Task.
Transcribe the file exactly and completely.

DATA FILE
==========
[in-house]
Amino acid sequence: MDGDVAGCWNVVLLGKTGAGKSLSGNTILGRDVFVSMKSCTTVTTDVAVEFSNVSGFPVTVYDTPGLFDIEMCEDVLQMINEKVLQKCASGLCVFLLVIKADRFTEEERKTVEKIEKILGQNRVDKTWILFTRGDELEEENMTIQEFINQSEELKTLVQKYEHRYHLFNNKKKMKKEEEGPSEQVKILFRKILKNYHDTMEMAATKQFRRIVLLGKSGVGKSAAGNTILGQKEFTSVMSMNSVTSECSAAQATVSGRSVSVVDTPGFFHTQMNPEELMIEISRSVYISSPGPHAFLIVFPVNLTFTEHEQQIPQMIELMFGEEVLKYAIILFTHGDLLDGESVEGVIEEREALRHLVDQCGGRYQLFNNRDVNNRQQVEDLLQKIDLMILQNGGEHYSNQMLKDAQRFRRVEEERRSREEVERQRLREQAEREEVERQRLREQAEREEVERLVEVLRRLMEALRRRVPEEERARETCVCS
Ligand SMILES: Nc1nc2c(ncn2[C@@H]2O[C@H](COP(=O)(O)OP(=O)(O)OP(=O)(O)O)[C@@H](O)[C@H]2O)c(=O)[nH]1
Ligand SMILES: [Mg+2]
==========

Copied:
[in-house]
Amino acid sequence: MDGDVAGCWNVVLLGKTGAGKSLSGNTILGRDVFVSMKSCTTVTTDVAVEFSNVSGFPVTVYDTPGLFDIEMCEDVLQMINEKVLQKCASGLCVFLLVIKADRFTEEERKTVEKIEKILGQNRVDKTWILFTRGDELEEENMTIQEFINQSEELKTLVQKYEHRYHLFNNKKKMKKEEEGPSEQVKILFRKILKNYHDTMEMAATKQFRRIVLLGKSGVGKSAAGNTILGQKEFTSVMSMNSVTSECSAAQATVSGRSVSVVDTPGFFHTQMNPEELMIEISRSVYISSPGPHAFLIVFPVNLTFTEHEQQIPQMIELMFGEEVLKYAIILFTHGDLLDGESVEGVIEEREALRHLVDQCGGRYQLFNNRDVNNRQQVEDLLQKIDLMILQNGGEHYSNQMLKDAQRFRRVEEERRSREEVERQRLREQAEREEVERQRLREQAEREEVERLVEVLRRLMEALRRRVPEEERARETCVCS
Ligand SMILES: Nc1nc2c(ncn2[C@@H]2O[C@H](COP(=O)(O)OP(=O)(O)OP(=O)(O)O)[C@@H](O)[C@H]2O)c(=O)[nH]1
Ligand SMILES: [Mg+2]